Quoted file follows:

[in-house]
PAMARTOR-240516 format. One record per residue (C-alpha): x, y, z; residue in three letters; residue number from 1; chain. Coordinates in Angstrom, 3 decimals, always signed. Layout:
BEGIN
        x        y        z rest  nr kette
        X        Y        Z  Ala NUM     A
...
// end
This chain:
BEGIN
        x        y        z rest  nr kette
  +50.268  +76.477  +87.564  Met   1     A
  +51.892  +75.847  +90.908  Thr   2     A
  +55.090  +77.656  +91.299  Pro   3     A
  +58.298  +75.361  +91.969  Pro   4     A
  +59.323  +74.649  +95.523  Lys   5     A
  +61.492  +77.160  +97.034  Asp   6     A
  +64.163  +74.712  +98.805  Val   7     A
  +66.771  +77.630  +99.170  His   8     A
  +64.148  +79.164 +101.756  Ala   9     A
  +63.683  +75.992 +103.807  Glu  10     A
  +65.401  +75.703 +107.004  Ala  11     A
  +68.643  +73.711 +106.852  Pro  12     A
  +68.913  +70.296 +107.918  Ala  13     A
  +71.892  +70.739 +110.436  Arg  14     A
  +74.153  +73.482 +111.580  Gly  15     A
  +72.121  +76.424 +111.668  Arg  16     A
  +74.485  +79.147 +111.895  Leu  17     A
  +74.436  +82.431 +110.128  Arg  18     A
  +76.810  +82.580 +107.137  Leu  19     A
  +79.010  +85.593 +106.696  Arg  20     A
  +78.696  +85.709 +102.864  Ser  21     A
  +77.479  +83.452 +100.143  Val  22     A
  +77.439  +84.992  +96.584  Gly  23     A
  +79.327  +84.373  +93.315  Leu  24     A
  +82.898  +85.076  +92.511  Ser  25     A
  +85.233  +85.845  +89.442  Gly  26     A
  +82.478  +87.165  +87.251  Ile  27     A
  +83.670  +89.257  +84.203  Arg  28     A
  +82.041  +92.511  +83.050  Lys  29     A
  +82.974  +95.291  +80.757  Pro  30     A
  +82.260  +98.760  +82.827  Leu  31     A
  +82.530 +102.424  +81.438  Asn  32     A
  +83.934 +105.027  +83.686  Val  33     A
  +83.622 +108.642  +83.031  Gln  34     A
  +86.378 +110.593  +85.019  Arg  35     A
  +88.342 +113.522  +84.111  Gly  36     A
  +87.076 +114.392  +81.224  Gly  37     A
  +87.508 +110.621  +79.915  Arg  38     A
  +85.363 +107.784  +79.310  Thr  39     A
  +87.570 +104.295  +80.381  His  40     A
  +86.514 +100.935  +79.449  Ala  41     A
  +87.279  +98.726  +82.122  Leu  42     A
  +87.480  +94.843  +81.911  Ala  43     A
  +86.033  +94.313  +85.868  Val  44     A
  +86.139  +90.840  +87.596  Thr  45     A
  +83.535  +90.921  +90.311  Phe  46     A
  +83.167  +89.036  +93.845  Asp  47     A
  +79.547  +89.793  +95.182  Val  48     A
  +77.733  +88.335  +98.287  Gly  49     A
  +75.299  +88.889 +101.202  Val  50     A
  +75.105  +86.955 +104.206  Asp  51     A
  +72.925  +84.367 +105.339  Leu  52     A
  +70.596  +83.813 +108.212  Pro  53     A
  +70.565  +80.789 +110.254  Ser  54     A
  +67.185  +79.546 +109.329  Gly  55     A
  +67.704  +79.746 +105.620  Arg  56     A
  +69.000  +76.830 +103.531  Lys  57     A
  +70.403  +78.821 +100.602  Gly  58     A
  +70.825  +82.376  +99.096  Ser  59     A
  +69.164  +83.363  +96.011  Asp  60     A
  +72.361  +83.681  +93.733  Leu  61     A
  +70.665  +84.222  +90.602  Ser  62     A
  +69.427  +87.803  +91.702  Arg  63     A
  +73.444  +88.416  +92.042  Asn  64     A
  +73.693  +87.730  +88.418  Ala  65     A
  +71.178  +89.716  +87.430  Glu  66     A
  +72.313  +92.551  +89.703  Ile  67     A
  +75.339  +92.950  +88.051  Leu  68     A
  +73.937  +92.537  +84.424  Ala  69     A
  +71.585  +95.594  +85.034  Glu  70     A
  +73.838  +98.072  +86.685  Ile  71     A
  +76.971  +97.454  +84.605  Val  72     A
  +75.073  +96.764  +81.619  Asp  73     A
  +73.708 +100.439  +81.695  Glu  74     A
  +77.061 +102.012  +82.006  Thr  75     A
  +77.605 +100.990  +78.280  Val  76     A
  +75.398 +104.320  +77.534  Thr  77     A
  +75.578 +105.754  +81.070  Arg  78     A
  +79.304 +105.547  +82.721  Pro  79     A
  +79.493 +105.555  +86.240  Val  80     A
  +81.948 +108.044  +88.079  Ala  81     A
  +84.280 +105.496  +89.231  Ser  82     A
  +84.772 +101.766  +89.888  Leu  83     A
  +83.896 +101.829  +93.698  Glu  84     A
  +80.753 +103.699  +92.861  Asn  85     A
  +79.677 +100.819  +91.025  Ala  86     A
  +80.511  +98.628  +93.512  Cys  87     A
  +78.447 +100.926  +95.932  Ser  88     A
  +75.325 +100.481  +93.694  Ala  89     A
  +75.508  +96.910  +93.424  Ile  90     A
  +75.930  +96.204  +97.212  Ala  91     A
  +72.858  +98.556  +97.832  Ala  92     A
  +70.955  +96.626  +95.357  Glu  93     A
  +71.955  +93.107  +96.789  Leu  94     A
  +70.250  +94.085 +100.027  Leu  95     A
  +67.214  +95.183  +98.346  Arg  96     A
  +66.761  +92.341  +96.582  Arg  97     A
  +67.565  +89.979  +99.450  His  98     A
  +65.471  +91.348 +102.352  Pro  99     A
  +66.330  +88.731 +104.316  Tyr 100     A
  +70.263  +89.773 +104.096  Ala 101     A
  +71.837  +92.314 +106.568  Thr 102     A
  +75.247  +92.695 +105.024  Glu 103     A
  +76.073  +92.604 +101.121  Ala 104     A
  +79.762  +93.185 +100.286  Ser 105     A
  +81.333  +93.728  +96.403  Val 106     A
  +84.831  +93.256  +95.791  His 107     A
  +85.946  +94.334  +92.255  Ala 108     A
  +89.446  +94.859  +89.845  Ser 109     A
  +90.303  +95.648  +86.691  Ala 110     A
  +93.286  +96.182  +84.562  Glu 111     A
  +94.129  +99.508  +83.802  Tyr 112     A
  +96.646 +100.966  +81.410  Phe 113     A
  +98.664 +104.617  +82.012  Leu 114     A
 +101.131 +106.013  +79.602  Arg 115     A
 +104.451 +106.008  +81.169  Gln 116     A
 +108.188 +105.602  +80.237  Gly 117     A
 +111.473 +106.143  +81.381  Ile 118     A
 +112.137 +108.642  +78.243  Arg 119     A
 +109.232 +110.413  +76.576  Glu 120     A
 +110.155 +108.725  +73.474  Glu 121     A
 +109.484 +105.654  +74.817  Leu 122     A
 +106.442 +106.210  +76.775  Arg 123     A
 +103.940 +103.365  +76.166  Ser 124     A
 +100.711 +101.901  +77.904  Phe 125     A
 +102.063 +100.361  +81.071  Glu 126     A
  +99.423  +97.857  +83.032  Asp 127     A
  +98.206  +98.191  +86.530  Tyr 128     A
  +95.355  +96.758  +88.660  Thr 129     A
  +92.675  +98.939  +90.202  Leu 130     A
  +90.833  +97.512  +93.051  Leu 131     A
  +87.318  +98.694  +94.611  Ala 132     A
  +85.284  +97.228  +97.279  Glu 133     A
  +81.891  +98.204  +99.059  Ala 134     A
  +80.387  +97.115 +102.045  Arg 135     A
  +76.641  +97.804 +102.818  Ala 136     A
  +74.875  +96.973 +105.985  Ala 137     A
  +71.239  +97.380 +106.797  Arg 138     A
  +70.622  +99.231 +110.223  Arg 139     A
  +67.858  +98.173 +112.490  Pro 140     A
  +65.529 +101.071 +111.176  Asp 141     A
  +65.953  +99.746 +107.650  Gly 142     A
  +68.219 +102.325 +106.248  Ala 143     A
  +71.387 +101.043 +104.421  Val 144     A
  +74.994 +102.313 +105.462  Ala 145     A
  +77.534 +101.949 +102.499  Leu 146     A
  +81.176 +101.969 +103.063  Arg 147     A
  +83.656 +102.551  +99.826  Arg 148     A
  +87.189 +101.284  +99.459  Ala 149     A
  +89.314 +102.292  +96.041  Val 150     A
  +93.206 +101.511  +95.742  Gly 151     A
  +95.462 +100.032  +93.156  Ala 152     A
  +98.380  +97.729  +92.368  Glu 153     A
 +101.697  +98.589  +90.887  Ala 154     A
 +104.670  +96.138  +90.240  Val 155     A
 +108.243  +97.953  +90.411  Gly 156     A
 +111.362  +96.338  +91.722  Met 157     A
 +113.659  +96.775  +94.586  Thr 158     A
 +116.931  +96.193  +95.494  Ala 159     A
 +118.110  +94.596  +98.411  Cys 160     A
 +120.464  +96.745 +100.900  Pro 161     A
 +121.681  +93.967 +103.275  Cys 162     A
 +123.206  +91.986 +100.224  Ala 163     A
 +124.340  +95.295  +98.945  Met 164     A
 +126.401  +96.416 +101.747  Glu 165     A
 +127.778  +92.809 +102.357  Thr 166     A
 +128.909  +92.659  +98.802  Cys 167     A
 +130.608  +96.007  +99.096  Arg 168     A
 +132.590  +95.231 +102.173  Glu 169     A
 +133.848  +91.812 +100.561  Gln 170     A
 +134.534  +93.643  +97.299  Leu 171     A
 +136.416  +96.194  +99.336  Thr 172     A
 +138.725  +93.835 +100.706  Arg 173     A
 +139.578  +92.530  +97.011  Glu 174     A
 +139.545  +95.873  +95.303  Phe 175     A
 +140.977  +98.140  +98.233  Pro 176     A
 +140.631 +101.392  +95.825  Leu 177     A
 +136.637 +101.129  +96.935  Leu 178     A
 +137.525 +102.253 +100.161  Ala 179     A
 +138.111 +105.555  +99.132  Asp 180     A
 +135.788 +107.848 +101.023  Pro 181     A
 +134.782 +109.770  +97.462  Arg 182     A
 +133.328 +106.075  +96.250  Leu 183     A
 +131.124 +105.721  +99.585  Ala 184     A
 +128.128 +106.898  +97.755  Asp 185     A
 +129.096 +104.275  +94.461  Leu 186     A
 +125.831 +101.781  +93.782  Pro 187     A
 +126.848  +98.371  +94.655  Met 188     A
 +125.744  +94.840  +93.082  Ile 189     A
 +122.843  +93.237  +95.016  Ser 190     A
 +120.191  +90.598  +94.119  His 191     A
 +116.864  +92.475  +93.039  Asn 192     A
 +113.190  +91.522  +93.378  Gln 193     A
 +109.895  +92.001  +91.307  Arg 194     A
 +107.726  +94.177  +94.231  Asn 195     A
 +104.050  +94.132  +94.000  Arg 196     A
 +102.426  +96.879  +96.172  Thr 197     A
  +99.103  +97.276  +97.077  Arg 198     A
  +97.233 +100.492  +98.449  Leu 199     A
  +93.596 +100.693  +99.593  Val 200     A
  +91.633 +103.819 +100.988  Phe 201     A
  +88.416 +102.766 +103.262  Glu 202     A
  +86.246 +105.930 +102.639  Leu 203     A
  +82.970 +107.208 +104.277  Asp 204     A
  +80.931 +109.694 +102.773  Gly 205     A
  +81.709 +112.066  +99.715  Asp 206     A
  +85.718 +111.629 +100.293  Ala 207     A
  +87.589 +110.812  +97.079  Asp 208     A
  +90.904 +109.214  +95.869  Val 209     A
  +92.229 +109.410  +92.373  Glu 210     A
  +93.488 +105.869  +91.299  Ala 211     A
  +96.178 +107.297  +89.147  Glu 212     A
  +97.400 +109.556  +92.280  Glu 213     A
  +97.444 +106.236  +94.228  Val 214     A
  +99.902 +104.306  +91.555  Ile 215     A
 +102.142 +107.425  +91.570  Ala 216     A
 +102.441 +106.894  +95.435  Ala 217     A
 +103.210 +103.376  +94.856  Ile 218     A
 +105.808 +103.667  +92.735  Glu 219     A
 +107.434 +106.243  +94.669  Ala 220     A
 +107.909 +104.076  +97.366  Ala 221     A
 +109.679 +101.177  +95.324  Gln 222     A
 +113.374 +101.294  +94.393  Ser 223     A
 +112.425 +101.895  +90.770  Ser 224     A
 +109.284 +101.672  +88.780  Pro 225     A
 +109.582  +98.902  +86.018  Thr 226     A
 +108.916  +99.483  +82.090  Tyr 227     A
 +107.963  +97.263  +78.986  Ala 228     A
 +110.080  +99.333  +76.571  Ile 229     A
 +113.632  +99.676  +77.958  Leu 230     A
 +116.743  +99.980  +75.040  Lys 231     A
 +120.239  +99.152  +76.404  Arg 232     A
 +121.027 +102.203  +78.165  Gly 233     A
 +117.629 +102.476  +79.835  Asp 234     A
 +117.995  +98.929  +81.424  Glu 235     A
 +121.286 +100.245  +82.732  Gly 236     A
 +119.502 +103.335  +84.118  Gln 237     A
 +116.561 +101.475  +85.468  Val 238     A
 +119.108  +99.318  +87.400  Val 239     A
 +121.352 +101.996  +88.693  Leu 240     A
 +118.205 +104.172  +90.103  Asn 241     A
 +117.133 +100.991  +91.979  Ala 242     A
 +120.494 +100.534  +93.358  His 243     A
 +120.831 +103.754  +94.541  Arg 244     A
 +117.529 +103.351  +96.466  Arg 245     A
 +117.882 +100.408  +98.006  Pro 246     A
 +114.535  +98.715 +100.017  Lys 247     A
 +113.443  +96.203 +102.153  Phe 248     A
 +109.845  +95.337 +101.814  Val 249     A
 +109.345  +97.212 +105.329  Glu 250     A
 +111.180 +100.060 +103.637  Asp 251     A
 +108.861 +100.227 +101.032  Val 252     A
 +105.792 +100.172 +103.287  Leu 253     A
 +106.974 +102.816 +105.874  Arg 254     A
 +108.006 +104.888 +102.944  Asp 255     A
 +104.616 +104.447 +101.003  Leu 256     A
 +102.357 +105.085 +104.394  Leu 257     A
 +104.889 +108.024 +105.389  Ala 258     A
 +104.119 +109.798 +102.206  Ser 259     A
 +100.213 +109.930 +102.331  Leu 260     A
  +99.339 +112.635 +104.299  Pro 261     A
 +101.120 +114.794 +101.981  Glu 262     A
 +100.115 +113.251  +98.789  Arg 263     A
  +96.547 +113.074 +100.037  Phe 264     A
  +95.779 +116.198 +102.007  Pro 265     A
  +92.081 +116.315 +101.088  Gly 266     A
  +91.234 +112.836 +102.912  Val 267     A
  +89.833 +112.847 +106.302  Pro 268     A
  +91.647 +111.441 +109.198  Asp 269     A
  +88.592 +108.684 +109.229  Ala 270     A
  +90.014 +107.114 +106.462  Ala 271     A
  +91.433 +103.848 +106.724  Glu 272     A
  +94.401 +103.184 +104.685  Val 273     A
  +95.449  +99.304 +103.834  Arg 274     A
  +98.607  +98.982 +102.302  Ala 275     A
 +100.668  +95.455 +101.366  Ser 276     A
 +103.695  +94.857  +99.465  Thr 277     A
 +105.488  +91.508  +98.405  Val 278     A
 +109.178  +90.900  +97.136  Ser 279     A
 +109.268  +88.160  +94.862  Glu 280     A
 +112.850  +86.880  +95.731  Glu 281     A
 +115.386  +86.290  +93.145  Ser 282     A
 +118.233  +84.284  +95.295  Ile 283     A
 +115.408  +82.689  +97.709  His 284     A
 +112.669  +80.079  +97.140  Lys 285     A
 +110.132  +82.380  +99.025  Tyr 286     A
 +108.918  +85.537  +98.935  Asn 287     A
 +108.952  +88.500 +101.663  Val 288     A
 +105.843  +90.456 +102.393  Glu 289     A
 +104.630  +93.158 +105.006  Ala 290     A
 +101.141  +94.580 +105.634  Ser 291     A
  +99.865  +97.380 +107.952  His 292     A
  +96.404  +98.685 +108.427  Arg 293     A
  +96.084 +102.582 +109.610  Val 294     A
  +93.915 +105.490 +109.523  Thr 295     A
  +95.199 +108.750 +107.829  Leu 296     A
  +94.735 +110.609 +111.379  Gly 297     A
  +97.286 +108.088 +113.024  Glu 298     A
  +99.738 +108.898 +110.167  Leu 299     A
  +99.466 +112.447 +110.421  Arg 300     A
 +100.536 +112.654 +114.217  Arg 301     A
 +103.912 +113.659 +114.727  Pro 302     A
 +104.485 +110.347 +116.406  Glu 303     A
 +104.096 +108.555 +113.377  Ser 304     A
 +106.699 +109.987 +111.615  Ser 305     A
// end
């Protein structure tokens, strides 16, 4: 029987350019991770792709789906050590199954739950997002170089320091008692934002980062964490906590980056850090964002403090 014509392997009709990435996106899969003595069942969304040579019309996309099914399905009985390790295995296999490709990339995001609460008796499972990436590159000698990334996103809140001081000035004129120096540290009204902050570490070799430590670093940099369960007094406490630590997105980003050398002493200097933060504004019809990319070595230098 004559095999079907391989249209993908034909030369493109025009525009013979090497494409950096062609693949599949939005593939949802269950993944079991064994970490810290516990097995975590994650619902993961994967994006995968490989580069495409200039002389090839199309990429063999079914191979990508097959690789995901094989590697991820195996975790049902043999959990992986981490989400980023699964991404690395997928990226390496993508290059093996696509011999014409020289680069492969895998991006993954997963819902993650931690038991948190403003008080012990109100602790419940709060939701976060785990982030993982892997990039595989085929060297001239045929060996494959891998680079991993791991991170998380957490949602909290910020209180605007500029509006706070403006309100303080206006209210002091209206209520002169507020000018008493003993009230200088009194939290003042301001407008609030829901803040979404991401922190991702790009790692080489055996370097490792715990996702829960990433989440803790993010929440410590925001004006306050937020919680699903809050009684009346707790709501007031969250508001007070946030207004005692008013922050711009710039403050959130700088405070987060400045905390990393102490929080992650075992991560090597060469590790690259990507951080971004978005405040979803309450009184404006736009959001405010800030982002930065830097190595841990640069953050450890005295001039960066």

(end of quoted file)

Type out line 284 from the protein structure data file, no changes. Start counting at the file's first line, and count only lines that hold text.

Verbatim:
  +95.449  +99.304 +103.834  Arg 274     A